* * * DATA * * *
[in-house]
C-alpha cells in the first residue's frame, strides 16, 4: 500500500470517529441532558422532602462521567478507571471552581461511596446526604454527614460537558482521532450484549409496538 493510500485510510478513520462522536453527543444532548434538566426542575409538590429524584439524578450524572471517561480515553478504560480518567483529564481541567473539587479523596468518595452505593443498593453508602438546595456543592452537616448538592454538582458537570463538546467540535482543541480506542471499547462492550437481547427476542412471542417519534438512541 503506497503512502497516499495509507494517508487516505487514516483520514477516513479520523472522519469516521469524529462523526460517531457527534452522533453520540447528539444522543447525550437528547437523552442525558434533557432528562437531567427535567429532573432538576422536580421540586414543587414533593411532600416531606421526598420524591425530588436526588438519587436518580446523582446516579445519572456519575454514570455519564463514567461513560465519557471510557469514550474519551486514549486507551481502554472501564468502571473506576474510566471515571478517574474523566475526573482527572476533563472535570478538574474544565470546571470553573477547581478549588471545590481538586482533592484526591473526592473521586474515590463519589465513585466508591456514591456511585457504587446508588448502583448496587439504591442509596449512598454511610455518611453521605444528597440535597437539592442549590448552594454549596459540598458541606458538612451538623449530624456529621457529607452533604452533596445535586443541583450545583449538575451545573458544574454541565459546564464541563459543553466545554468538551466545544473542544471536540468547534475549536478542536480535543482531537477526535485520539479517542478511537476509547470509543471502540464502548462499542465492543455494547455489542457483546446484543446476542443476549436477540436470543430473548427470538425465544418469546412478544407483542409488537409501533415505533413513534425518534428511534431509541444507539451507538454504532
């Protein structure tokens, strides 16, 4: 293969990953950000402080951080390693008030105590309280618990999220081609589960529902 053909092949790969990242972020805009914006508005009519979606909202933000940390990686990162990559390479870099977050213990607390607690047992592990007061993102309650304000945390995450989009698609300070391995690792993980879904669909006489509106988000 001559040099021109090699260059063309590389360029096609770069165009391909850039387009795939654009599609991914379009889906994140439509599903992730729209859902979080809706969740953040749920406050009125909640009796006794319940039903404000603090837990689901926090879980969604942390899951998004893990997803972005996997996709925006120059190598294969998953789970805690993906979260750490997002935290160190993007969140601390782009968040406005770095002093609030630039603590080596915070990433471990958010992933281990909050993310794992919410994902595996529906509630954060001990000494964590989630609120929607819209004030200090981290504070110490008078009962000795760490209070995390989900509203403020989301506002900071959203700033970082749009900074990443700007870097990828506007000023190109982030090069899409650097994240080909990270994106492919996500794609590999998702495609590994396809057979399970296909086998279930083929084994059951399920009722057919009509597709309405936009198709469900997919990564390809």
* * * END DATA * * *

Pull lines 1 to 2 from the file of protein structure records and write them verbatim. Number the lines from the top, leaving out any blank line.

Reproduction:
[in-house]
C-alpha cells in the first residue's frame, strides 16, 4: 500500500470517529441532558422532602462521567478507571471552581461511596446526604454527614460537558482521532450484549409496538 493510500485510510478513520462522536453527543444532548434538566426542575409538590429524584439524578450524572471517561480515553478504560480518567483529564481541567473539587479523596468518595452505593443498593453508602438546595456543592452537616448538592454538582458537570463538546467540535482543541480506542471499547462492550437481547427476542412471542417519534438512541 503506497503512502497516499495509507494517508487516505487514516483520514477516513479520523472522519469516521469524529462523526460517531457527534452522533453520540447528539444522543447525550437528547437523552442525558434533557432528562437531567427535567429532573432538576422536580421540586414543587414533593411532600416531606421526598420524591425530588436526588438519587436518580446523582446516579445519572456519575454514570455519564463514567461513560465519557471510557469514550474519551486514549486507551481502554472501564468502571473506576474510566471515571478517574474523566475526573482527572476533563472535570478538574474544565470546571470553573477547581478549588471545590481538586482533592484526591473526592473521586474515590463519589465513585466508591456514591456511585457504587446508588448502583448496587439504591442509596449512598454511610455518611453521605444528597440535597437539592442549590448552594454549596459540598458541606458538612451538623449530624456529621457529607452533604452533596445535586443541583450545583449538575451545573458544574454541565459546564464541563459543553466545554468538551466545544473542544471536540468547534475549536478542536480535543482531537477526535485520539479517542478511537476509547470509543471502540464502548462499542465492543455494547455489542457483546446484543446476542443476549436477540436470543430473548427470538425465544418469546412478544407483542409488537409501533415505533413513534425518534428511534431509541444507539451507538454504532